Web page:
Bruce Aisher explores the effects of analogue recording methods, explaining why they might be beneficial to your production process.
On the face of it, there’s an interesting conundrum buried in the suggestion that analogue recording sounds better, most recently debated by Gregory Scott in his Attack column on ‘the love of tape’. All kinds of technical expertise has been utilised to improve the technical performance of audio recording formats over the last half a century or more, but more than any other point in that period we’re now looking back to older hardware to deliver that elusive bit of extra vibe in our music. So what’s really going on? What is it that makes these apparently less accurate recording techniques so appealing?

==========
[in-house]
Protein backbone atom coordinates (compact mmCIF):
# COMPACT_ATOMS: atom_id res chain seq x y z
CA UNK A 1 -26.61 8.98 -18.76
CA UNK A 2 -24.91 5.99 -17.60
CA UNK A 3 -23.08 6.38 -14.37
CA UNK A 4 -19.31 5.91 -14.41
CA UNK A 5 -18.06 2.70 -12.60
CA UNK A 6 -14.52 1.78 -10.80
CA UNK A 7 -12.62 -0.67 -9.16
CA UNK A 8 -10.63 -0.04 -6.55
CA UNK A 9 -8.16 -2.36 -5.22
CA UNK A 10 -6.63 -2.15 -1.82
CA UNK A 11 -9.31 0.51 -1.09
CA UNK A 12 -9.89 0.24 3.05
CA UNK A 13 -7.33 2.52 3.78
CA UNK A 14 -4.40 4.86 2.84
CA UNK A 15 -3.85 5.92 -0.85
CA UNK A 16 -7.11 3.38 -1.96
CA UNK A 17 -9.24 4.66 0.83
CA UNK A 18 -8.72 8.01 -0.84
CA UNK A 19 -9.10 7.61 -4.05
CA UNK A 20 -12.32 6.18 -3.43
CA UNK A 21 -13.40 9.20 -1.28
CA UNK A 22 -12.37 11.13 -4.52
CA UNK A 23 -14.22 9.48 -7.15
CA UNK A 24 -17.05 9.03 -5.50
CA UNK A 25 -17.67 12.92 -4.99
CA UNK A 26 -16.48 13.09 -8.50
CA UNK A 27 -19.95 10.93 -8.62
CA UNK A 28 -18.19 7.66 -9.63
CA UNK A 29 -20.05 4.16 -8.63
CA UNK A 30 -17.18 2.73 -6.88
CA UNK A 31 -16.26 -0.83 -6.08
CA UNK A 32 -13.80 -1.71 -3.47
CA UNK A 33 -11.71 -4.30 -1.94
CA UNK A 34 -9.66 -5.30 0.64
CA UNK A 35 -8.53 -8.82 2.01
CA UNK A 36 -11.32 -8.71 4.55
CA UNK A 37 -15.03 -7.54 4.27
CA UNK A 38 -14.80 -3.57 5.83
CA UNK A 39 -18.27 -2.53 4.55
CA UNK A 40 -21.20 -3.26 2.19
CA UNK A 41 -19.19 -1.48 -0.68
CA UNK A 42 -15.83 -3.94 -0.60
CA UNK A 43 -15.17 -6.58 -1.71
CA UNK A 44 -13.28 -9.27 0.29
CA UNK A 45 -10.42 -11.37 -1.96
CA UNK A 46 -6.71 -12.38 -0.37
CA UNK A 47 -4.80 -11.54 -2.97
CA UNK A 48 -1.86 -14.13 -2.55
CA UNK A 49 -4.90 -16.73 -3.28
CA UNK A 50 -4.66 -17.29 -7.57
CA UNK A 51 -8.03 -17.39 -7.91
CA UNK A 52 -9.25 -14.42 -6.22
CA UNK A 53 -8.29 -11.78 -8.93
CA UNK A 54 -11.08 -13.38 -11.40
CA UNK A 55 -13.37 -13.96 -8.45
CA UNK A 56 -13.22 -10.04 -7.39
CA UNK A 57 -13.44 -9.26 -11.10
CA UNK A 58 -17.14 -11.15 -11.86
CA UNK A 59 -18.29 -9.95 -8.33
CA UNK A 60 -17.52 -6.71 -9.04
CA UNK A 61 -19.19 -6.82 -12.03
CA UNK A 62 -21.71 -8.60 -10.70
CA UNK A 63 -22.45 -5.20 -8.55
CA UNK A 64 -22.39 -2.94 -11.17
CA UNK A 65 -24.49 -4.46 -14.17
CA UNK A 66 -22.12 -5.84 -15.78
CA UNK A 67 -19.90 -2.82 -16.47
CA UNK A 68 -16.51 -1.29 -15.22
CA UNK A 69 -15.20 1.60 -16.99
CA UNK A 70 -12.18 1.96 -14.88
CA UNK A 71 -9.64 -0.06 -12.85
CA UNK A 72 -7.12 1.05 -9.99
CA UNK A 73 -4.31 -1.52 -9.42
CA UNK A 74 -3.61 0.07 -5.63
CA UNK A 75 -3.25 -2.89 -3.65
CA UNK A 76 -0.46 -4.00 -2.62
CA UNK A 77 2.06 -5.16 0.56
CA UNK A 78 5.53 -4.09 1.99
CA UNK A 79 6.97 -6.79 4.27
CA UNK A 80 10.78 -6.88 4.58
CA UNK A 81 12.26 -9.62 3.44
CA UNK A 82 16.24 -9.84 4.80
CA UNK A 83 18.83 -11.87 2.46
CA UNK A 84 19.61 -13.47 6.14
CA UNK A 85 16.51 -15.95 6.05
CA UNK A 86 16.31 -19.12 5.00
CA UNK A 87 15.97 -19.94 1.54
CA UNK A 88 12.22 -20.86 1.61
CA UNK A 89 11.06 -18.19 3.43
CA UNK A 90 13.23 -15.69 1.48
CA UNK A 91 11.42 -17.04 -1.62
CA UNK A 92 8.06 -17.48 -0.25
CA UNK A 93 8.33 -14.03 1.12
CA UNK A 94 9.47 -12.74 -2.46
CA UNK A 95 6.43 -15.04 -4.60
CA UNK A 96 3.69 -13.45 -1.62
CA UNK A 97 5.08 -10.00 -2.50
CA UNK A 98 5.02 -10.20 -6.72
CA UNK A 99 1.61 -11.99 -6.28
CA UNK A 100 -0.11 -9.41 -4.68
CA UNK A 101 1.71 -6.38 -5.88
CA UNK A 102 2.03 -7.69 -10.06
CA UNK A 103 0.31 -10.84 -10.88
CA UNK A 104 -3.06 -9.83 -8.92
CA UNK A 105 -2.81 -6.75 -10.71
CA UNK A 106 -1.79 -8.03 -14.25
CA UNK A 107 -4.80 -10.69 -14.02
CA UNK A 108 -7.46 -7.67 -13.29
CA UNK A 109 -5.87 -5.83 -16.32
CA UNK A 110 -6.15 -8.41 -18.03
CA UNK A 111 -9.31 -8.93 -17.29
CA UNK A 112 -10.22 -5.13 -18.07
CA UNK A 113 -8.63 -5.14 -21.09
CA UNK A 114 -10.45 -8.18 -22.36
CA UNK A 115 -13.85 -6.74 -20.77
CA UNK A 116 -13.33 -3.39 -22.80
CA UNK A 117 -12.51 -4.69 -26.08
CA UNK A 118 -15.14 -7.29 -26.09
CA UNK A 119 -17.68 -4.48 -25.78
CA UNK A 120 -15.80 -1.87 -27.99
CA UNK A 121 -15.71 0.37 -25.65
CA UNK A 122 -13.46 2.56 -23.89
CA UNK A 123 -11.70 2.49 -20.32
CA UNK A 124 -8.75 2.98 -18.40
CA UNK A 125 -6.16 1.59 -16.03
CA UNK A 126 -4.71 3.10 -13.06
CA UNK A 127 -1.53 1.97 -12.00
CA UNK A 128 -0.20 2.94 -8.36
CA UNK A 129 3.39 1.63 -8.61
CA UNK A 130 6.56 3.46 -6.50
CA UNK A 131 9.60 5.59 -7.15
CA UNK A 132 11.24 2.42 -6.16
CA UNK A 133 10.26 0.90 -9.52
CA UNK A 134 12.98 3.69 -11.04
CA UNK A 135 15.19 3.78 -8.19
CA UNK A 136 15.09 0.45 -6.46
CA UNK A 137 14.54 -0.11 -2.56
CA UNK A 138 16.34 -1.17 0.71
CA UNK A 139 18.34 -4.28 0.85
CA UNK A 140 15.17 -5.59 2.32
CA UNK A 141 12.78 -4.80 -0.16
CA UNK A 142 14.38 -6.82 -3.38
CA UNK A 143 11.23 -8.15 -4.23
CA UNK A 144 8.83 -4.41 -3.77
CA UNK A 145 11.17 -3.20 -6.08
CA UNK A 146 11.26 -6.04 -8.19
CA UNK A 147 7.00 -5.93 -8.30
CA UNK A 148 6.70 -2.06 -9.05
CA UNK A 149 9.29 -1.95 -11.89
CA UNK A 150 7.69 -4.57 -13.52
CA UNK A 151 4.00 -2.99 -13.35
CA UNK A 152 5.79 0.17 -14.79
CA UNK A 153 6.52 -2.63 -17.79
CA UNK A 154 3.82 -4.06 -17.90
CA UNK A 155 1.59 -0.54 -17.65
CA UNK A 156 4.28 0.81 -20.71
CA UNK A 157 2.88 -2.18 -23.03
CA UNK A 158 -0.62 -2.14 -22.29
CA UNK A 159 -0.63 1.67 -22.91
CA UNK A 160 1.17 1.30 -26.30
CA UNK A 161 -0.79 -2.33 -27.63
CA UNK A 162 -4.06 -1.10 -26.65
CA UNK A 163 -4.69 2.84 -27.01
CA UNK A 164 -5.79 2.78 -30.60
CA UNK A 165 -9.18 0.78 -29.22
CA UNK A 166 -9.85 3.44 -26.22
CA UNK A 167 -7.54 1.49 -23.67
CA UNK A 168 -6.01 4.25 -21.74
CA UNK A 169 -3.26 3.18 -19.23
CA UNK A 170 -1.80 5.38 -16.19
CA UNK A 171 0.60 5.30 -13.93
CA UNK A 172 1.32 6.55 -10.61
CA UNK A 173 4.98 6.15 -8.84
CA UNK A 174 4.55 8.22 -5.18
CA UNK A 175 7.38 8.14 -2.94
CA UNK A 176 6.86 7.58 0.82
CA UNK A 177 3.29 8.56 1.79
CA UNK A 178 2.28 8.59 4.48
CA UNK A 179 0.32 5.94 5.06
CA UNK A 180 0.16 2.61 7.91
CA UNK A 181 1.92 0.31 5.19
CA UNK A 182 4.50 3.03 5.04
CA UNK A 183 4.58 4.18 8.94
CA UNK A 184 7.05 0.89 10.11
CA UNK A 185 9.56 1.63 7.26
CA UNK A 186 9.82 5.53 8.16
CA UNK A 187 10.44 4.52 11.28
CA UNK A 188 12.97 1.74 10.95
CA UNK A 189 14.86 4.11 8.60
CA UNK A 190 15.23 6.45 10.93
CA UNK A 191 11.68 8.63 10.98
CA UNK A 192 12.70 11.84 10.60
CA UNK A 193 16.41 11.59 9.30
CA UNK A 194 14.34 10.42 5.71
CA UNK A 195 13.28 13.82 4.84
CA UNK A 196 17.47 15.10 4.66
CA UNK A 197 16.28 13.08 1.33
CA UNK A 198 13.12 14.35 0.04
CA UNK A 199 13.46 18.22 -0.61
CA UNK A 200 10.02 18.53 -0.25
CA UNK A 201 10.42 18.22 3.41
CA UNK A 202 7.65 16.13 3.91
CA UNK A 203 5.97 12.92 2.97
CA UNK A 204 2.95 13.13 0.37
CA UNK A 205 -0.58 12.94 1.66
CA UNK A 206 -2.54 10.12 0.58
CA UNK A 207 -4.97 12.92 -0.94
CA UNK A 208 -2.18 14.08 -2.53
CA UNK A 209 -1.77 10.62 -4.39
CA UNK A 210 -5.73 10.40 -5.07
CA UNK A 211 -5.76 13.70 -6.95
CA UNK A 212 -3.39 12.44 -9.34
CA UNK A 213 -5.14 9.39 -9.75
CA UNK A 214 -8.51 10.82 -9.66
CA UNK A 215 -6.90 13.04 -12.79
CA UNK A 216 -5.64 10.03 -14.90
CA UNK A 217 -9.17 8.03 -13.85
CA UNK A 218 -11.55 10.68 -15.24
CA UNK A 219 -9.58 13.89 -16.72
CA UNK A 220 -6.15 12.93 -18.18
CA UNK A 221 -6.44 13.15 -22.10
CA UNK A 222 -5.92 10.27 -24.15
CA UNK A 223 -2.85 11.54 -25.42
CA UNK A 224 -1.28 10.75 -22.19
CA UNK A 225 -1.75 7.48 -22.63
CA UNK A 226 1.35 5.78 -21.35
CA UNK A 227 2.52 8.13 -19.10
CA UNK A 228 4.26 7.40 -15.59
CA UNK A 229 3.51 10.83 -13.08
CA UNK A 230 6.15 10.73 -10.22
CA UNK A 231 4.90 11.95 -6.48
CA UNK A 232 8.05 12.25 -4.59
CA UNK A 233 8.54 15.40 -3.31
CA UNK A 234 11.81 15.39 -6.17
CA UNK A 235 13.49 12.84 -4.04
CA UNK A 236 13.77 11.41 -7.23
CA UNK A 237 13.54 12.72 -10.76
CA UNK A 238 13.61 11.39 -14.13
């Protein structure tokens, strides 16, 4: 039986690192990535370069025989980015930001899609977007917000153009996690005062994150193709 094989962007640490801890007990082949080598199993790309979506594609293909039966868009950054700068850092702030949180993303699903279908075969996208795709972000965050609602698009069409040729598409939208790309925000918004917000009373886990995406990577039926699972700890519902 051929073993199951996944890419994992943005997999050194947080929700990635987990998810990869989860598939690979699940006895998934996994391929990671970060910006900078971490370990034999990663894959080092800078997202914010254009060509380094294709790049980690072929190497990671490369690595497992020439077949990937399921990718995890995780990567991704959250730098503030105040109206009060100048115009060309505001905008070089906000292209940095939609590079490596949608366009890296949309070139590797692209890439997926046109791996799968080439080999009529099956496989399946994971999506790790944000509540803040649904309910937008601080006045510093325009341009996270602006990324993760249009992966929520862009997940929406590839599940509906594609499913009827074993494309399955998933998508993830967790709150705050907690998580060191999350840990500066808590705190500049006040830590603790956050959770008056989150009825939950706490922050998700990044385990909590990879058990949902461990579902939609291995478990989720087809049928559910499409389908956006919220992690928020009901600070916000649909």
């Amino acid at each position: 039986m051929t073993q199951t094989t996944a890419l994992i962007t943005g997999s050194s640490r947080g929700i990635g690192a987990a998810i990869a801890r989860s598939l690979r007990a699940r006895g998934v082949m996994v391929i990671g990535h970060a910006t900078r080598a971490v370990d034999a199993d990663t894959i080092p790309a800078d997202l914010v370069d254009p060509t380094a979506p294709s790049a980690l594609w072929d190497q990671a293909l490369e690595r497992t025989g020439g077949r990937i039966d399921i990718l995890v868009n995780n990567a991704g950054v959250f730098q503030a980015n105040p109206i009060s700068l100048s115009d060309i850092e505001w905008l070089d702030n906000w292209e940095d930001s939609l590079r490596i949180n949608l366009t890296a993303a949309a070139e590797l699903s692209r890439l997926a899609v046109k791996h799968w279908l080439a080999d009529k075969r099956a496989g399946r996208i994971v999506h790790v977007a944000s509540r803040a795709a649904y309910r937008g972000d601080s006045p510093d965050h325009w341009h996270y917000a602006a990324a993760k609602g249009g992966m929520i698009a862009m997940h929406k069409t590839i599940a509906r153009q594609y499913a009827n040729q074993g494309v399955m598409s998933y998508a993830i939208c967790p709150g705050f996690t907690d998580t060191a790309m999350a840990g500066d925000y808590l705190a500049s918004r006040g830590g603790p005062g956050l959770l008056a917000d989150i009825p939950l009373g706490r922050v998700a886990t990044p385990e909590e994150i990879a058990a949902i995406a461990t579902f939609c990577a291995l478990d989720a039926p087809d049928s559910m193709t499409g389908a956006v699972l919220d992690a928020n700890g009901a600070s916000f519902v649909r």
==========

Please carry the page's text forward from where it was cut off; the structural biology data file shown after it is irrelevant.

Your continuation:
Before we dive into specific testing, it’s worth considering one of the most important ways that analogue recording can alter the sound. Tape in particular is associated with noise in the form of hiss. This varies in terms of its frequency content between tape machines, and dependent on the type of tape used. Many people consider hiss to add character, but it’s generally considered a problem, though better machines tend to have increased headroom (see our examination of levels for an explanation), minimising the issue.
Here’s an analysis of the frequency spectrum of white noise:
For comparison, here’s a recording of white noise at 15 ips (inches per second):
Before we even think about hitting the record button, tape guarantees an element of colouration in the form of hiss. But this is just the tip of the iceberg. Let’s take a closer look at additional ways analogue recording might colour our sound.